If you’re an avid cyclist (or E-cyclist), you might have already experienced a bicycle chain that keeps falling off, skipping over the chain ring or breaking apart when you’re on the road. Hopefully, you were riding at a safe speed and didn’t crash the bike or sustain any injuries.

Regardless of whether this happened to you or not, it doesn’t hurt to know how long a new chain is supposed to last.

For most riders, an original chain is supposed to last 3,000 miles or four years. So if you surpass either of these conditions, I recommend you replace the bike chain as soon as possible.

That said, you might be able to run a little longer or change it even earlier depending on the bike chain’s condition, so in the following sections, I’ll discuss several topics such as:

  • How long do electric bike chains last?
  • Factors that can affect the chain life
  • When and how to determine if you need a new chain
  • Tips on improving the lifespan of your bike chains

Let’s begin.

How Long Do Electric Bike Chains Last?

As mentioned, a standard bike chain will last around 3,000 miles or four years on average. However, this is only an approximation and can vary significantly depending on several factors, most of which relate to how often you use the bike and how many miles you cover.

In the case of most amateur bicycle riders, there are only three simple scenarios that can determine a worn-out chain: when using road bikes, mountain bikes, or using an electric bike to commute or get around town.

Road Bikes

Road bikes are generally designed to be lightweight and fast. They have narrow tires and prefer to roll over well-paved roads such as asphalt and packed gravel. Road bikes prioritize speed over comfort or weight capacity, and they usually do not put too much strain on the bike chain.

Therefore, if you perform the necessary maintenance procedures on time, you will ride further and longer without needing to replace a worn chain. (Even if you are riding super fast regularly.) Therefore, on average, you might be able to squeeze in 3,000-5,000 miles.

Mountain Bikes

Mountain bikes are a different story entirely. All that swerving, jumping around and exposing the drivetrain to mud, sand, and snow frequently will wear out not just your drivetrain system but your entire bike. So if you are an aggressive mountain biker, always carry a spare chain because we’re looking at 500-1500 miles of use on your bicycle chain, even if you wash your bike and service the chain after every ride.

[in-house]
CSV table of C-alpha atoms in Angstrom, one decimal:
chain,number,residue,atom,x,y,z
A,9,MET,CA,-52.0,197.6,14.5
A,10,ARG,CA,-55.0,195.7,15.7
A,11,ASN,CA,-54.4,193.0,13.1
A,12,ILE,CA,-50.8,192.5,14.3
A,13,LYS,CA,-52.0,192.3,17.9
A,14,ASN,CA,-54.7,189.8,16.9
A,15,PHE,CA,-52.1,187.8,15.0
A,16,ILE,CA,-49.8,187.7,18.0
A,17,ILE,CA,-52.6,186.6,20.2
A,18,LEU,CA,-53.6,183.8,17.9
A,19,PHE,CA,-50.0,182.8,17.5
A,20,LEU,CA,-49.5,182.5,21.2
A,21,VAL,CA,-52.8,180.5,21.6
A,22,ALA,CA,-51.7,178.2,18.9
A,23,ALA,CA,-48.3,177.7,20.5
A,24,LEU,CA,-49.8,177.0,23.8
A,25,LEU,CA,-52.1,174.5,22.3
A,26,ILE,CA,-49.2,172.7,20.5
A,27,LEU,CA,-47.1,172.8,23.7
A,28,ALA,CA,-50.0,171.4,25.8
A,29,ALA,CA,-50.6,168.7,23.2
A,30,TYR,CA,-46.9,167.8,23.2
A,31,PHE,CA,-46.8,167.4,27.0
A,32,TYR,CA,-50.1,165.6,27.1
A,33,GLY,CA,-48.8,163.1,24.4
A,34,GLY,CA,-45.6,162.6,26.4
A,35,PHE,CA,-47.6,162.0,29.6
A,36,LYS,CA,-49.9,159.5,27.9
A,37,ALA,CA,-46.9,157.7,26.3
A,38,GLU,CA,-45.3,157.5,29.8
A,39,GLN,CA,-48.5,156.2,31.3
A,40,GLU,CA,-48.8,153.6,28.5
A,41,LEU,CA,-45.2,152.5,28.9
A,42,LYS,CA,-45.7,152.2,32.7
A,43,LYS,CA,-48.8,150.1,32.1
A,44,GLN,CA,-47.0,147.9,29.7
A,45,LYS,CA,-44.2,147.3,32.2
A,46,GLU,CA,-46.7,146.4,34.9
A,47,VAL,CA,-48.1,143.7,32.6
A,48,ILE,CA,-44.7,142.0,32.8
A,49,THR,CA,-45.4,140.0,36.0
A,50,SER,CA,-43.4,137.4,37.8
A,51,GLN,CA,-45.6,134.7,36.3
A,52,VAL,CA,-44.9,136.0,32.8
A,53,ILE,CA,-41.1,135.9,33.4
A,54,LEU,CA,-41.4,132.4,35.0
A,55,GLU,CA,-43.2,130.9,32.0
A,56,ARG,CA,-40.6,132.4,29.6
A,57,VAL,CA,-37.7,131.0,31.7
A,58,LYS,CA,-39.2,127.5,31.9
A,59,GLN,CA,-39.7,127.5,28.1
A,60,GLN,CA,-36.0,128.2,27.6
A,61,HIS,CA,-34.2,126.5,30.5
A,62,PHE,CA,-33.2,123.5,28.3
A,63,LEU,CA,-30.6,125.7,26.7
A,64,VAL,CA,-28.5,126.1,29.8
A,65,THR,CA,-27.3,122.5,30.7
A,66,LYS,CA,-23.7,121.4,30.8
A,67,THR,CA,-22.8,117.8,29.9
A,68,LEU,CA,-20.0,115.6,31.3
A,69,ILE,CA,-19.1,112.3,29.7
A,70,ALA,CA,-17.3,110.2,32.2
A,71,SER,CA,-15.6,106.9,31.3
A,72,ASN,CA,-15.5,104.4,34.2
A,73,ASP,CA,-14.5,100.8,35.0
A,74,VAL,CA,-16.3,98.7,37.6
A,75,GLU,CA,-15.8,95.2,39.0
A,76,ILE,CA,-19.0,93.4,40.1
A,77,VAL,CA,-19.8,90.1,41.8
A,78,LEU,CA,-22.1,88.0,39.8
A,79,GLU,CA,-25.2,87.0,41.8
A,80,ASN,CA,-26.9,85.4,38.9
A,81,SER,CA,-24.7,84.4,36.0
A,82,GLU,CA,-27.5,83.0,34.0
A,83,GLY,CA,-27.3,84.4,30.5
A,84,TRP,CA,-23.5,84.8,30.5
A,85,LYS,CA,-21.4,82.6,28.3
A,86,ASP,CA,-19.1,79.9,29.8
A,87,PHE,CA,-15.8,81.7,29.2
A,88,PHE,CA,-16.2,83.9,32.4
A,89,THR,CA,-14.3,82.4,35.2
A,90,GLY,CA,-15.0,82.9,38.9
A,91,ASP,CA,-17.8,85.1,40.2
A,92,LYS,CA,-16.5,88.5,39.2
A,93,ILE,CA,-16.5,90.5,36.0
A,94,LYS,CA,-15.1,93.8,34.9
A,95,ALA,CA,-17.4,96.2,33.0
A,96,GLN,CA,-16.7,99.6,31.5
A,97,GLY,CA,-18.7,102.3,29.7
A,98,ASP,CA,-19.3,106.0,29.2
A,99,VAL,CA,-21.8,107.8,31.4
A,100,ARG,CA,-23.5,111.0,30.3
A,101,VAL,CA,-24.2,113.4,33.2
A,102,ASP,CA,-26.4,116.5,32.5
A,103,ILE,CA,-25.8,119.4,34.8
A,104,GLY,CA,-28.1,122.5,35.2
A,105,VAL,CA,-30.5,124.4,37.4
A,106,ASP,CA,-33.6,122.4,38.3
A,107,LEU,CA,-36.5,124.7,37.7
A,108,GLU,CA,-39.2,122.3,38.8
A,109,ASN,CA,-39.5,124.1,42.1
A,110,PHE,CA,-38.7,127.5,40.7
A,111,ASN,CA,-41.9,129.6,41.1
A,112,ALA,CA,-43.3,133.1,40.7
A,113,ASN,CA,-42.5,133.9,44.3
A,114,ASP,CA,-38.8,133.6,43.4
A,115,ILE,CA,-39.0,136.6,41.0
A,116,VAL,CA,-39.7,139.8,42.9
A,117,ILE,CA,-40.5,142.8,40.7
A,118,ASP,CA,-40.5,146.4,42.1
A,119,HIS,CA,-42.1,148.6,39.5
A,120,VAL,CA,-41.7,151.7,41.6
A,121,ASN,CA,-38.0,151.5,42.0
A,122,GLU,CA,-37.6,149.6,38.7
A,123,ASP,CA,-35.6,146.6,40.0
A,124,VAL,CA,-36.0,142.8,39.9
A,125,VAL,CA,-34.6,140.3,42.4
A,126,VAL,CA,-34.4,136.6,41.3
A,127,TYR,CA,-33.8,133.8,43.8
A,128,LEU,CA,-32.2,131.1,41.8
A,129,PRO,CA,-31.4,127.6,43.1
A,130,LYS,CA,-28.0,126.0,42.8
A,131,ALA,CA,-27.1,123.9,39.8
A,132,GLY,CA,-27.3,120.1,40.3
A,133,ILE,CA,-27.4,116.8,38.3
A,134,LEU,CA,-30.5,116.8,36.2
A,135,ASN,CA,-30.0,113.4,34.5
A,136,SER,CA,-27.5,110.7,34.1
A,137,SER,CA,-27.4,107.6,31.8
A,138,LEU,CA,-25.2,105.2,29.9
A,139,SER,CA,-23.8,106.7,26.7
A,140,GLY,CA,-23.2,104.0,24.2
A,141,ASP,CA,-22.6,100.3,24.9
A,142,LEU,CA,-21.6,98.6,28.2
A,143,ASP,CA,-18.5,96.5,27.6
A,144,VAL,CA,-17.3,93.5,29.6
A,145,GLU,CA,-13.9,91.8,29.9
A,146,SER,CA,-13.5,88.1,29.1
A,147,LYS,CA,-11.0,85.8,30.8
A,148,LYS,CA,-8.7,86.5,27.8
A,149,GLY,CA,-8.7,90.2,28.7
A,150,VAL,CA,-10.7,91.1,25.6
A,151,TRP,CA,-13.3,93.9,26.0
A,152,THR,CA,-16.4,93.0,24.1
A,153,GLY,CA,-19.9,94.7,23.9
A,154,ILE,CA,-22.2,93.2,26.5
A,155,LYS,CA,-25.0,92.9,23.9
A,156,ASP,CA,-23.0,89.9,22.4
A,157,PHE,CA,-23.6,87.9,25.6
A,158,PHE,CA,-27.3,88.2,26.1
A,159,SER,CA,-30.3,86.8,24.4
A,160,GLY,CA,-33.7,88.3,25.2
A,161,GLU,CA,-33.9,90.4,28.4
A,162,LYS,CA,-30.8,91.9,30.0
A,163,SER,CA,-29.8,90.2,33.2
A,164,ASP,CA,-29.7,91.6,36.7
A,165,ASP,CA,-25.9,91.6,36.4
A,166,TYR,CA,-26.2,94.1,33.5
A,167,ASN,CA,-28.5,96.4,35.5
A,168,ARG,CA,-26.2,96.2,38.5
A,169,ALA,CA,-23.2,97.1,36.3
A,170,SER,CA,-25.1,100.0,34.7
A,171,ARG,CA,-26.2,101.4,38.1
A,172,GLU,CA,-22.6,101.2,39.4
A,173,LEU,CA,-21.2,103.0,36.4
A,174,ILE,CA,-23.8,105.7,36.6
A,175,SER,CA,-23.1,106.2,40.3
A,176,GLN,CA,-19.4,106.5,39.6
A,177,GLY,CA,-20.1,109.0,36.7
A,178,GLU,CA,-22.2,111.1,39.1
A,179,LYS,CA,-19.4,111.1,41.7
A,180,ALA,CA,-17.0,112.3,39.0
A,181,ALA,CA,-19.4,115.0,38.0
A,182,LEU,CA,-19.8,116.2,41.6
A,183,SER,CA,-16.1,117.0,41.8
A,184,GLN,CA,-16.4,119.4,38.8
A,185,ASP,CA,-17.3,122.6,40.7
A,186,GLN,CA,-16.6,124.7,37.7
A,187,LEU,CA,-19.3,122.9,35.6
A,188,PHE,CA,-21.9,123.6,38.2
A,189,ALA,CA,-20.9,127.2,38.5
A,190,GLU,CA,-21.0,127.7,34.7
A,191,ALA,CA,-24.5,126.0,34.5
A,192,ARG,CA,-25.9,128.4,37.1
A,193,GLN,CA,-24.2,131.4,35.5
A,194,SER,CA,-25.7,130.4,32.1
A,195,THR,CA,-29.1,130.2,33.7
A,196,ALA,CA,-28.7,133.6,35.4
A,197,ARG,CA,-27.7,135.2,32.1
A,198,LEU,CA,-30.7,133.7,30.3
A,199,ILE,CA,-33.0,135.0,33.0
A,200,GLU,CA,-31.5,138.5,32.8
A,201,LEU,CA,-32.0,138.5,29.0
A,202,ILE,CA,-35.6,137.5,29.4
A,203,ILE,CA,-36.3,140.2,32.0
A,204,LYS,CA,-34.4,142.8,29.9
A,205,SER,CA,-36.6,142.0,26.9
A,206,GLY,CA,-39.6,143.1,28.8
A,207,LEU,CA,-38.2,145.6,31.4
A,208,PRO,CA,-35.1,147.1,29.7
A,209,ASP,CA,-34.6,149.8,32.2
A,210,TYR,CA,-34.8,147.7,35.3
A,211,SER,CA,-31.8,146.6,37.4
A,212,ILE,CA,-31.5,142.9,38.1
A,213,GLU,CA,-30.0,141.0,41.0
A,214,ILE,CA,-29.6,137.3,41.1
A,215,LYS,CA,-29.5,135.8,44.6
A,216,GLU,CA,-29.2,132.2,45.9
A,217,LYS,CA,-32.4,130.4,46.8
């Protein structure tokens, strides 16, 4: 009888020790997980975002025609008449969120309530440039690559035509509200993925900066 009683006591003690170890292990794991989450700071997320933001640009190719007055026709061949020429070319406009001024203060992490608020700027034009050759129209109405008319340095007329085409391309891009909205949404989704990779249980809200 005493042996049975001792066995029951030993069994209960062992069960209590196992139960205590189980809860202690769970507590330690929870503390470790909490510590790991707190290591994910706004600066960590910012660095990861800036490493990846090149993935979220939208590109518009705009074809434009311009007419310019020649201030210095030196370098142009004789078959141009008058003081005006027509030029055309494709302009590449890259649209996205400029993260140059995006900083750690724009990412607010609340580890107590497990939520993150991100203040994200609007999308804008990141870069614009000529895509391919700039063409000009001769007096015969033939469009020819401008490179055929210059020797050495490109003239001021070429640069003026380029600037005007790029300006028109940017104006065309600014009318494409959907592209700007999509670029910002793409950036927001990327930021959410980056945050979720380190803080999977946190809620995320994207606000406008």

Electric Bikes

The above conditions hold true for electric road bikes and E-MTBs, but if we are digging deeper about electric bikes and how they differ in this aspect, we must consider the different types of electric bike motors and the varying top speeds.

Since E-bikes can run at higher speeds (usually 20-28mph or even higher if derestricted), they need a sturdier drivetrain with an even stronger chain that is able to handle these speeds. E-bikes usually come with two types of motors: Mid drives and hub drives. Compared to a mid-drive motor, an E-bike with a geared hub motor will put less strain on the chain since it doesn’t transfer torque into the drivetrain. Therefore, if you want to go easy on the bicycle chain, I recommend hub drives.

Nonetheless, with proper maintenance and a “gentle” riding style on even terrain, you could make an E-bike chain last around the usual 3,000 miles.

However, when shopping for replacements, make sure you buy a high-quality chain designed to work with the type of electric bike you own.

Factors that can Aggravate Bicycle Chain Wear

Let’s face it, bicycle chains (unlike belts) won’t last forever, and you’ll have to replace them sooner or later. Several factors can influence chain life that can cause premature wear on the chain and start affecting other components such as the chainrings, derailleurs, and eventually other aspects such as your comfort and safety. Here’s a quick breakdown of these factors.


Extreme temperatures can accelerate wear and tear on the chain due to friction. Although it’s not recommended to ride around in either extreme (hot or cold), it’s mostly higher temperatures that can increase the chain’s friction with the chainrings because of thermal expansion.

Negative zero temperatures do not affect the chain as much, but it is highly detrimental to the E-bike batteries, and that’s why it’s best to stay away from either extreme.

Riding Style

Another aspect that affects chain life is your riding style. It includes how much weight you put into the bicycle and how you shift gears, brake, and turn corners.

The weight can significantly impact the entire bicycle. If you are a heavier rider or carry hundreds of pounds of gear, the drivetrain will get overwhelmed and eventually wear down the cogs and chain.